“Why Do You Think You Are?” Week 3: Our Identity as Friends of Christ
Dear brothers and sisters,
We are in the third week of our September series, which is about our identity. Your identity is what makes you, “you.” During the course of this series, we are looking at who God says we are, at the core of our being. In the first week we talked about our identity as “chosen.” Last week we talked about God calling us “beloved,” and our identity being formed by God’s love and forgiveness.
We look at many different things to form our identity. One way we form our identity might be about who we have met, or who we know. If we know the right people, or if we have the right circle of friends, then that makes us feel important in some way. Have you ever met a famous person, and had your picture taken with this person? Then, do you find yourself “name dropping,” that is, mentioning to others that you met this person, or showing others a picture with that person, as way to brag about yourself or to gain a sense of self-importance in front of others?
Part of this is natural, but in our relationship with God, God wants us to direct this natural desire to find our identity in friends and relationships, toward him. In John 15, Jesus says to his closest disciples, in the context of the Last Supper: This is my commandment: love one another as I love you. No one has greater love than this, to lay down one’s life for one’s friends. You are my friends if you do what I command you. I no longer call you slaves, because a slave does not know what his master is doing. I have called you friends, because I have told you everything I have heard from my Father. It was not you who chose me, but I who chose you and appointed you to go and bear fruit that will remain, so that whatever you ask the Father in my name he may give you (John 15:12-17). Notice here, that the relationship between Jesus and his closest followers has changed, through the course of the few years that they have followed him. They are no longer “slaves” who just follow him from a distance and with rote obedience to his commandments. Now they are “friends.” Now they really know Jesus’ identity and his relationship with God his Father. Jesus’ command to them to love, is not made out of slavery, but out of friendship. Jesus has chosen us; he is our friend, and forming that as part of our core identity, is part of the path of discipleship.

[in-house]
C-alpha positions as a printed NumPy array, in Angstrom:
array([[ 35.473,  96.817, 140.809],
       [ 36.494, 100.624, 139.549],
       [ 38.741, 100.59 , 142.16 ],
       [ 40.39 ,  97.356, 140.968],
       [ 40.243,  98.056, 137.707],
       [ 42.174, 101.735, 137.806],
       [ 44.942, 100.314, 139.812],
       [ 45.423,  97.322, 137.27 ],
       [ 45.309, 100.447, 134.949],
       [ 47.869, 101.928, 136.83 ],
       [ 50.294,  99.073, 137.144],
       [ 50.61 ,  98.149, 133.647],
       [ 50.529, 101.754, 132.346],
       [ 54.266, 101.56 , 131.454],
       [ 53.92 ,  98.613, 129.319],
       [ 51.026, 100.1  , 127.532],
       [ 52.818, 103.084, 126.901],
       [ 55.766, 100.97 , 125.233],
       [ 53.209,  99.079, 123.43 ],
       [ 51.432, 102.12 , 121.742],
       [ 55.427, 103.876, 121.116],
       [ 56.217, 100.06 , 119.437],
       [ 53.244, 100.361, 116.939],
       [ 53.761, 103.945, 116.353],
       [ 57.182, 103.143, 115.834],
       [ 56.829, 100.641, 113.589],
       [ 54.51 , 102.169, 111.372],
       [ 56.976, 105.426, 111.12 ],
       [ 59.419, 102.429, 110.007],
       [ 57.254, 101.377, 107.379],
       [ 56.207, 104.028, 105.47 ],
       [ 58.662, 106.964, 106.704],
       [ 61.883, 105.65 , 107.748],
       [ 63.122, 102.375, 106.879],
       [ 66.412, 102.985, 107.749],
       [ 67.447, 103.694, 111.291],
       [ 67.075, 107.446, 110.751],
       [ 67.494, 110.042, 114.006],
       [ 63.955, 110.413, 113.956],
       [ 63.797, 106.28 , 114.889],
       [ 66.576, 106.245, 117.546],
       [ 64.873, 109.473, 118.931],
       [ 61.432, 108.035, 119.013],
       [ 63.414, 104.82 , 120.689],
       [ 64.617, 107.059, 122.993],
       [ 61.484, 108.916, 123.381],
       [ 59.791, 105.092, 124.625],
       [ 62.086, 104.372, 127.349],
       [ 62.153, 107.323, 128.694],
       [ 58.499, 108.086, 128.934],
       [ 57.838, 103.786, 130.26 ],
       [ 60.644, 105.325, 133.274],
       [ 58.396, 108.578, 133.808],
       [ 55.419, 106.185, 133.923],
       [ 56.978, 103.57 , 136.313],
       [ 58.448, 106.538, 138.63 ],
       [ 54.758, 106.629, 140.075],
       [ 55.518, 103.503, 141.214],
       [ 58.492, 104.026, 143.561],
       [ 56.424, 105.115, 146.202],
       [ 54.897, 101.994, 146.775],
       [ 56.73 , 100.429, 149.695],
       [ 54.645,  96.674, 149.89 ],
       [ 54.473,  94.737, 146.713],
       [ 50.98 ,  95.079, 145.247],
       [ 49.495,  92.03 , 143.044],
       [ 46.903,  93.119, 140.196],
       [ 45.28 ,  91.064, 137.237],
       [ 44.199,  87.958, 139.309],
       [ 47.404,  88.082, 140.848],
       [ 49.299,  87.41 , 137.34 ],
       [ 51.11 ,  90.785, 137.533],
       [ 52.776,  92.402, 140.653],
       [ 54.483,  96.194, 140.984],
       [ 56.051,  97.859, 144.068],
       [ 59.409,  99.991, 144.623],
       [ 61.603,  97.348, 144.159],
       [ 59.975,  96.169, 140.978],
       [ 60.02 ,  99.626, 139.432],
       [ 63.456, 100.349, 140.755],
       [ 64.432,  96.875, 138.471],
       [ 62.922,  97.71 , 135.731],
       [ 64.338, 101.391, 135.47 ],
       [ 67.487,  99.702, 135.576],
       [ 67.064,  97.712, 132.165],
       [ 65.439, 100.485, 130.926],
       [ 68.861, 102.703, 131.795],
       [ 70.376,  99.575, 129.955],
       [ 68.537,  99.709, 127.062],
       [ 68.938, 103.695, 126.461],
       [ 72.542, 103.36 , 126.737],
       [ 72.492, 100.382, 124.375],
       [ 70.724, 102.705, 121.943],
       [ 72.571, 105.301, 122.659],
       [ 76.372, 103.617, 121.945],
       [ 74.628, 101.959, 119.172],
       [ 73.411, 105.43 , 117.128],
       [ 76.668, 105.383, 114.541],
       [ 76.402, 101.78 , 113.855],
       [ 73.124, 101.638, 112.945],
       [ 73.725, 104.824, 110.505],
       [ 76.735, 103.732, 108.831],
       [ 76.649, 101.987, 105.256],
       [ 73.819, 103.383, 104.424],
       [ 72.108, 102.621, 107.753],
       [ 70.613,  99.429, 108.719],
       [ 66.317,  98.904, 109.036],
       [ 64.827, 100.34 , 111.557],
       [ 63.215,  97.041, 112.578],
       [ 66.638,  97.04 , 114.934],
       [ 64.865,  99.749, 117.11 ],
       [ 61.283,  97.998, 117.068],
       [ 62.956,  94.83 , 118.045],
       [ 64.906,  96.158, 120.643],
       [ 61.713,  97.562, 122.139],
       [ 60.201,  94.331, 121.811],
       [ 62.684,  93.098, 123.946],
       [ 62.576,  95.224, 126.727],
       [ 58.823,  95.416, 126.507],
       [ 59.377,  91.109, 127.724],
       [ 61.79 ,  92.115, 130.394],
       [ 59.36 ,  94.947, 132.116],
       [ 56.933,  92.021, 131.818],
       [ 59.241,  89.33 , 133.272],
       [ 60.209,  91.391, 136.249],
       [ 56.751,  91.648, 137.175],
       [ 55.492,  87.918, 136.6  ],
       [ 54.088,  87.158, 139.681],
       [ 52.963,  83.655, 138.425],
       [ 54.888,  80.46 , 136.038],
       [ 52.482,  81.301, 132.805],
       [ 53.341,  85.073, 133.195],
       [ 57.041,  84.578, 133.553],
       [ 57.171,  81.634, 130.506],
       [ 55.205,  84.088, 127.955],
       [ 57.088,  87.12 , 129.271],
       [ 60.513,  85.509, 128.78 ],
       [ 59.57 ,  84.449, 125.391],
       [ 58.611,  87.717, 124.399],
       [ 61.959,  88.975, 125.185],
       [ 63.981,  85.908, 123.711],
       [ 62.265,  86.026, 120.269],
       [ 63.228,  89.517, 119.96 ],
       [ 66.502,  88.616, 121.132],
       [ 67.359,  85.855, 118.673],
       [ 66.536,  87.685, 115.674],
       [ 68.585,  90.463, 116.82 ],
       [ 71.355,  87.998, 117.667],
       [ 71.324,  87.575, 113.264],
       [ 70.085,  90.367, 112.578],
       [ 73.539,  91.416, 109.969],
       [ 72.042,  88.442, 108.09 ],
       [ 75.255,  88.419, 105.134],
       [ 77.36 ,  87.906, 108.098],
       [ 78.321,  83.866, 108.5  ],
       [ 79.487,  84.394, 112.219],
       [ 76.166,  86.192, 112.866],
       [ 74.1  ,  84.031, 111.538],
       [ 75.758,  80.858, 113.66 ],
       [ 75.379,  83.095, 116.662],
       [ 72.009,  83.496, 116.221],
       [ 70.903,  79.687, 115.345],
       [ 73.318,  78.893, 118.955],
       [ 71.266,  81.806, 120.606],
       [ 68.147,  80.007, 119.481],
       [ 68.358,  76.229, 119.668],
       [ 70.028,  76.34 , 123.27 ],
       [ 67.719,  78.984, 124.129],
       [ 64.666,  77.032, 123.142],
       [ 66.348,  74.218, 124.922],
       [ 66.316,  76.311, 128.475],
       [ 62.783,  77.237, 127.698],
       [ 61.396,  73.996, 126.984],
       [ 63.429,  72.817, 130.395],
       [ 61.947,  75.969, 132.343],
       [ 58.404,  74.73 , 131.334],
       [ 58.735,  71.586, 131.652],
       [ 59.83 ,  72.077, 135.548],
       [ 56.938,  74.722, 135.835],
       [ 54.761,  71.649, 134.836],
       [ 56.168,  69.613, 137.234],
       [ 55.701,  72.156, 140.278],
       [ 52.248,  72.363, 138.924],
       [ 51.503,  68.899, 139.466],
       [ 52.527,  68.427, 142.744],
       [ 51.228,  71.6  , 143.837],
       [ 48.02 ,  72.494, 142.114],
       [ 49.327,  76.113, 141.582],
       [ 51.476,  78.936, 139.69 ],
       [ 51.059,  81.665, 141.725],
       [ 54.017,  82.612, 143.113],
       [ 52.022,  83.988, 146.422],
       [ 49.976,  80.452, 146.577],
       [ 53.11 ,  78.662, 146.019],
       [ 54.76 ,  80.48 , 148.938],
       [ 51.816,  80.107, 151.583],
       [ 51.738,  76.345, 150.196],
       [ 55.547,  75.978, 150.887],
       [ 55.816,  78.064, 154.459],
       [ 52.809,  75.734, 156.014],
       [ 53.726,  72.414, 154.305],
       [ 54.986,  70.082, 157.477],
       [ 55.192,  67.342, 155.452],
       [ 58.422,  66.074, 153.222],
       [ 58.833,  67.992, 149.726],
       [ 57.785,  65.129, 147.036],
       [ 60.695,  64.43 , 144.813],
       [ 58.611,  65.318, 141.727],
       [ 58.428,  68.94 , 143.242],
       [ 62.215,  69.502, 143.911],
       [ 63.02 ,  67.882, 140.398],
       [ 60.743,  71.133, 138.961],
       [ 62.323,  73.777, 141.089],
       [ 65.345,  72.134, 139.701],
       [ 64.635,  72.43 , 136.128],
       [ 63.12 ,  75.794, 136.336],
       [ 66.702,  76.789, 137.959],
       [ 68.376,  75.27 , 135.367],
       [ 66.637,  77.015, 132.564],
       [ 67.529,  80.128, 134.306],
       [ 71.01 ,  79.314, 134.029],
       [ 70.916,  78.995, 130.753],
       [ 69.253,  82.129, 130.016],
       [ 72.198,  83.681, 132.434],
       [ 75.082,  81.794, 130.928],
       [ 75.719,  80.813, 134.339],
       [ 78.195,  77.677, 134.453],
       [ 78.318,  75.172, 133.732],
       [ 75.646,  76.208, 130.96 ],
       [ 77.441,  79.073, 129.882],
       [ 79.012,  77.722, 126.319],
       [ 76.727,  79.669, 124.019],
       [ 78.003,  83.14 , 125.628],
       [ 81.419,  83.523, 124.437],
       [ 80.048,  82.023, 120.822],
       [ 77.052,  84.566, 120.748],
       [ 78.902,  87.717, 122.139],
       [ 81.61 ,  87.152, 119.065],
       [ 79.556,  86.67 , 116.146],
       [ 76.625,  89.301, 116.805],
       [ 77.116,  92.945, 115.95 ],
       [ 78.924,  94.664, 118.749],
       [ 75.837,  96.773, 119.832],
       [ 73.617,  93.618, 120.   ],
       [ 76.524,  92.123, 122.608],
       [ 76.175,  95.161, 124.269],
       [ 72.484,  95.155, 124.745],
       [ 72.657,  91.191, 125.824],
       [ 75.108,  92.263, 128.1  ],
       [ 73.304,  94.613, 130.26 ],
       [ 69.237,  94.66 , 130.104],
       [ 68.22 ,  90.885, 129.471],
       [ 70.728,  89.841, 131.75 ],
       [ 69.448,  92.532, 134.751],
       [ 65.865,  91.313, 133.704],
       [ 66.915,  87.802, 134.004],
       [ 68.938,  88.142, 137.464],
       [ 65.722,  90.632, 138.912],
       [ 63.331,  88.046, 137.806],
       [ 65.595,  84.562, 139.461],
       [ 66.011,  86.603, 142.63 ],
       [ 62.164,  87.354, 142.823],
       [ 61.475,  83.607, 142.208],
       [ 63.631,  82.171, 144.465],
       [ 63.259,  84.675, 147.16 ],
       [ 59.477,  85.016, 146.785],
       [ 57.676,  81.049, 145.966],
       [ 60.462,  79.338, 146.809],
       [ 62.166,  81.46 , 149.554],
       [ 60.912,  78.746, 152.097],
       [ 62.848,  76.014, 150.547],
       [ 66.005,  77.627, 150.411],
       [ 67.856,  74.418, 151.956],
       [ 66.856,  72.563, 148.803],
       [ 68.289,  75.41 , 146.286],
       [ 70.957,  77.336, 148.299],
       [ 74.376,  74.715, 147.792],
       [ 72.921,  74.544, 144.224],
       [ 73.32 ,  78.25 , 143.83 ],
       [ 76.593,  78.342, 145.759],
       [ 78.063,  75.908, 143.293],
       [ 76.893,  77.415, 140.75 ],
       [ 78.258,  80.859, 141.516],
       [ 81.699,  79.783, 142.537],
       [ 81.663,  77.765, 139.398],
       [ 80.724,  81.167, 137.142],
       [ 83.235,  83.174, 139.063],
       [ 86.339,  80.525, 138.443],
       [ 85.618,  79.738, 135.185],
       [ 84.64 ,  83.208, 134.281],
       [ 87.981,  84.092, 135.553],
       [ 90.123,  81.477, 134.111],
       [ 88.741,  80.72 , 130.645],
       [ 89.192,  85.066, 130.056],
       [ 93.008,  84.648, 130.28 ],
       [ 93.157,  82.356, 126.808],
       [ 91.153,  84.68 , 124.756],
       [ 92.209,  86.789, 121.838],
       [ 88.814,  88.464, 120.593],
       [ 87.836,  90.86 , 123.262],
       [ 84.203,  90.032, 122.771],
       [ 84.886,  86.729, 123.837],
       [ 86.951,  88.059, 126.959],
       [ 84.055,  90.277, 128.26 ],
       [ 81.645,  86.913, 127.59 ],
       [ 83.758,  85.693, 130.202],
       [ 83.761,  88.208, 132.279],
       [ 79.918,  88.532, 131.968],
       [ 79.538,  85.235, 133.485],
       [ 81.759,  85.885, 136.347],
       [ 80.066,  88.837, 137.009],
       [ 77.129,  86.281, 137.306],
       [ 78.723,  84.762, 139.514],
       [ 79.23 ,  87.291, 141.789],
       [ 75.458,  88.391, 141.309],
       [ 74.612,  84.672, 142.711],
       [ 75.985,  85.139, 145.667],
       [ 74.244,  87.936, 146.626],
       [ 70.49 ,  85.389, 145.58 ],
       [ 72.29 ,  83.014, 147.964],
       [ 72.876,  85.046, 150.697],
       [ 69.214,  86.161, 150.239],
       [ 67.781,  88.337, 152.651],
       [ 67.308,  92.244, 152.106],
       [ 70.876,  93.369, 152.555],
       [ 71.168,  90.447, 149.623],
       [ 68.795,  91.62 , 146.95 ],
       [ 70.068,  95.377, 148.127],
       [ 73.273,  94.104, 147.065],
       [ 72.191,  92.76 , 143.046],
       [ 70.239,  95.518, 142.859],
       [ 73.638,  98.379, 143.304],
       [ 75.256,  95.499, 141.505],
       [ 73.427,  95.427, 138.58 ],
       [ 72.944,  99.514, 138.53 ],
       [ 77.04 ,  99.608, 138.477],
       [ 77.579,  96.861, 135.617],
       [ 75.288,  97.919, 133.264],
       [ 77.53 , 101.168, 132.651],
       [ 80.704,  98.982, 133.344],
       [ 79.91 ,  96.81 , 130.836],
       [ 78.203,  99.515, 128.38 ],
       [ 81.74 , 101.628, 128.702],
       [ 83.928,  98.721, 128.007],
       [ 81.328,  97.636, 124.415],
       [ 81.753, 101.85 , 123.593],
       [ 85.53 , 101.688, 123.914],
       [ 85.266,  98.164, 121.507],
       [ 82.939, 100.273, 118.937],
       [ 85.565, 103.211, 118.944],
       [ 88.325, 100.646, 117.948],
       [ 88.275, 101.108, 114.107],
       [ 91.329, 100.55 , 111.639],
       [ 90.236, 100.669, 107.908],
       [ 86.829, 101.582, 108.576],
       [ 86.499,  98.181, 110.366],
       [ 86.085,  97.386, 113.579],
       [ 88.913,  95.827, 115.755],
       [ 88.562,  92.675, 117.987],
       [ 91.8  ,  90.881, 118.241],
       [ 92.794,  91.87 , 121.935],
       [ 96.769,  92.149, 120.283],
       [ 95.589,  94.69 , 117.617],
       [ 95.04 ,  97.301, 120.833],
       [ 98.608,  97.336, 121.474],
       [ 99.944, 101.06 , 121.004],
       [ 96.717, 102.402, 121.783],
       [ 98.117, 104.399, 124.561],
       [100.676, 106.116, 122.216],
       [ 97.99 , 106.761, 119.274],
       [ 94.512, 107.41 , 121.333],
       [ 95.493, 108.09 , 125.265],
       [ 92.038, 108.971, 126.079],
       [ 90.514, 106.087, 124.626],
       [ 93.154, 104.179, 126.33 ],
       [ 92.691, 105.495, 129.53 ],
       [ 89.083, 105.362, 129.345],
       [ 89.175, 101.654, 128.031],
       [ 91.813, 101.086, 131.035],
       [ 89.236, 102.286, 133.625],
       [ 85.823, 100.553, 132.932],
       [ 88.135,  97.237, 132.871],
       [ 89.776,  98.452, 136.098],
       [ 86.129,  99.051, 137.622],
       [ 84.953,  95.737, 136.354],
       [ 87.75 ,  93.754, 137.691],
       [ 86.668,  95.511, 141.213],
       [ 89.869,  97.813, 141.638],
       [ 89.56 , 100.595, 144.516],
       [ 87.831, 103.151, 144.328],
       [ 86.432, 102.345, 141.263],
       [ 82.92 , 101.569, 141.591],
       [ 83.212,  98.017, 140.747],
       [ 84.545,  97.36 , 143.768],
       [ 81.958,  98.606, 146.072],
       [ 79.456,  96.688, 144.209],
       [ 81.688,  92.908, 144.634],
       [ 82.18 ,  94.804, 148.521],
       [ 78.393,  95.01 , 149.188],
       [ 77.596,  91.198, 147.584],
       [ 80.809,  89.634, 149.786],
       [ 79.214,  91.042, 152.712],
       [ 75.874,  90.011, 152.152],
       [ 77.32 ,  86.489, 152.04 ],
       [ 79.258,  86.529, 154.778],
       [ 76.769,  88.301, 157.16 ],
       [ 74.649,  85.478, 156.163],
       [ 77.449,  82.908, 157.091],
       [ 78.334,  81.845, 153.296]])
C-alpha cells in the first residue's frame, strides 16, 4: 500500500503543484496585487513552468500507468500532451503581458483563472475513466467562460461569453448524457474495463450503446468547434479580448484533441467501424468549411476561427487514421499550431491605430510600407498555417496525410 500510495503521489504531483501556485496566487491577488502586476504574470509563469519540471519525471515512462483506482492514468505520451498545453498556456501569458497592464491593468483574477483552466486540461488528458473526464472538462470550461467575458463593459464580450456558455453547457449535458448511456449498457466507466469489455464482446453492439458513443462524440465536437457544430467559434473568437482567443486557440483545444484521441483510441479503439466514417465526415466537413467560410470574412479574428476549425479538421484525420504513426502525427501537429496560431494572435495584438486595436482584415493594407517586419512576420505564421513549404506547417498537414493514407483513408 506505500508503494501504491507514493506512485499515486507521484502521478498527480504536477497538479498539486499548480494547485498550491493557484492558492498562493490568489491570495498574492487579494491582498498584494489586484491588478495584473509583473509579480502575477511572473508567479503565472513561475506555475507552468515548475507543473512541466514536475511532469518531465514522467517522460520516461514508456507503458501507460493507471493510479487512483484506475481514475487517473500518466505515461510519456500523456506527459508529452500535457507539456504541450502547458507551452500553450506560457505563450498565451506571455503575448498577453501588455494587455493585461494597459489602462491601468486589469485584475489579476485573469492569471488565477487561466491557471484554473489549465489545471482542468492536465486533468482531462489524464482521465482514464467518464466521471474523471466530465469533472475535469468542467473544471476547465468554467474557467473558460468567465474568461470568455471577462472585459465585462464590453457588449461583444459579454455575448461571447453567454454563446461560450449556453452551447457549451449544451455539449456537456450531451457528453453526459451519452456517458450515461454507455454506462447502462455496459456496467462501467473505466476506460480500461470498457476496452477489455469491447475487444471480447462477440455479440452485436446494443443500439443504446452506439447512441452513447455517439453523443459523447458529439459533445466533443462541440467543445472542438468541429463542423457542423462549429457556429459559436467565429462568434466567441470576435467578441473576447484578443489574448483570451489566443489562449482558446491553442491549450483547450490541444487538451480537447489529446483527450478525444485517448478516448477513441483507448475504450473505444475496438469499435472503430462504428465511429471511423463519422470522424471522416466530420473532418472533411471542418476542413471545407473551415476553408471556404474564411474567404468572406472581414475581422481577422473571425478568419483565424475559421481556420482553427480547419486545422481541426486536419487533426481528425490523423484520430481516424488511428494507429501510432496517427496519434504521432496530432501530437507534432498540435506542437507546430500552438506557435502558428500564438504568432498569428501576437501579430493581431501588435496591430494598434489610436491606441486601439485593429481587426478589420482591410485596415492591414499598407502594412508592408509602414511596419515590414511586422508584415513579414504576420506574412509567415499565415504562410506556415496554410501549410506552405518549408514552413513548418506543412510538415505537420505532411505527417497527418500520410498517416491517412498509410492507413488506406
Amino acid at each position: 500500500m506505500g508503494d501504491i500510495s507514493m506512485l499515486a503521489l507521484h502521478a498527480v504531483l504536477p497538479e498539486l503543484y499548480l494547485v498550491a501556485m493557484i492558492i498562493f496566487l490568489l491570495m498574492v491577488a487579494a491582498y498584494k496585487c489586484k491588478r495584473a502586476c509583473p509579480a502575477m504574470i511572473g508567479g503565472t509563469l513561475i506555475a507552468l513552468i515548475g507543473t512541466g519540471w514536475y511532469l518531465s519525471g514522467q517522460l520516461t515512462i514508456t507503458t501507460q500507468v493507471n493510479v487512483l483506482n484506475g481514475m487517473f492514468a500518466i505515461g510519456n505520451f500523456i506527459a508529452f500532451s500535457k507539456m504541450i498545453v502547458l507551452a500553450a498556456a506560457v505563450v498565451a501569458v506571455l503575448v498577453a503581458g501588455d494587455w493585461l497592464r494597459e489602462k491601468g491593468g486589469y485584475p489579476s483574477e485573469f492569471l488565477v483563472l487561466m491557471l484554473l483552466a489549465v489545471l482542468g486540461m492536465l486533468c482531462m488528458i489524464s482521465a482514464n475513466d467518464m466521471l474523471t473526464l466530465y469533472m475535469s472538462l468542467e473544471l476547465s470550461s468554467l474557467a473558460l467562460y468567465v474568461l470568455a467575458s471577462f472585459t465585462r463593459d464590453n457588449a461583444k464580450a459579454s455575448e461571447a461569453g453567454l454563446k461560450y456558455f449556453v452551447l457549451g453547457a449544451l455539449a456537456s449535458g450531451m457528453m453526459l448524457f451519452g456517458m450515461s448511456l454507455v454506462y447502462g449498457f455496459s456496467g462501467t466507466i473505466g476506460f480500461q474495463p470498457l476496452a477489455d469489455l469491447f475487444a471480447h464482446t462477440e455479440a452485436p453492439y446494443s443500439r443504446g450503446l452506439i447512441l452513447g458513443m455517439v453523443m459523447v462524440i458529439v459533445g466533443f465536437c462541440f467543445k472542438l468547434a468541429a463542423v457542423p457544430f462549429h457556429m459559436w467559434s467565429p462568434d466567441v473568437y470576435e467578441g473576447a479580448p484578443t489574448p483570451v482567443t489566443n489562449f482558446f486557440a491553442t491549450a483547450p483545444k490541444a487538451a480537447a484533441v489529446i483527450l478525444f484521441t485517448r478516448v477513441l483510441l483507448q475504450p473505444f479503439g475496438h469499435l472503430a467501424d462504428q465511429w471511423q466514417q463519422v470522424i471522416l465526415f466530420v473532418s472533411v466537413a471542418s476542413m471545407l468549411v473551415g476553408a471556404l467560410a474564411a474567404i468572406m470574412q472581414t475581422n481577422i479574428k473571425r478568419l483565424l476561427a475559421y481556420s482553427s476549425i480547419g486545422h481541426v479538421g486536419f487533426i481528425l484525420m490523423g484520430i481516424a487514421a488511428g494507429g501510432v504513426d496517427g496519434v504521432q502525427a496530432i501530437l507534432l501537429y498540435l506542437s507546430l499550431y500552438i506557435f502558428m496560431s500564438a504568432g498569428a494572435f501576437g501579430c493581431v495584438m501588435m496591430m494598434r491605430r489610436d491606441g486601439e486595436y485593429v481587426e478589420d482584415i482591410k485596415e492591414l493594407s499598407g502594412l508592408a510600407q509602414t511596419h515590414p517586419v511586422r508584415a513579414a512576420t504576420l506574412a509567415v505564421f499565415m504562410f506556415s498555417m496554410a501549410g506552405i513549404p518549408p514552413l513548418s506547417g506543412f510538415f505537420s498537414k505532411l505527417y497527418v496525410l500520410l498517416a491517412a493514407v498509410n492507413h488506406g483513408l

Our friends and relationships do help us to form our identity, but in faith and in baptism, we are friends of Jesus. May we think of Jesus more and more as our friend and ally, and may this be a core part of our identity, formed by spending quality time with him in prayer, and growing each day in a relationship with him.
Questions for Small Groups:
Who are some people you have met that you have felt honored or excited to meet?
Why do you think we get excited to meet famous people, celebrities and people of influence?
What people or organizations have helped you to understand your identity and who you are?
Read aloud John 15:15; what do you imagine had taken place between Jesus and the apostles that brought this change in the way Jesus viewed the apostles?
Jesus says we are his friends if we do what he commands us. What is your reaction to that statement?
On a scale of 1-5, how much do you think of Jesus as your friend? What could you do this week to grow in your friendship with Jesus?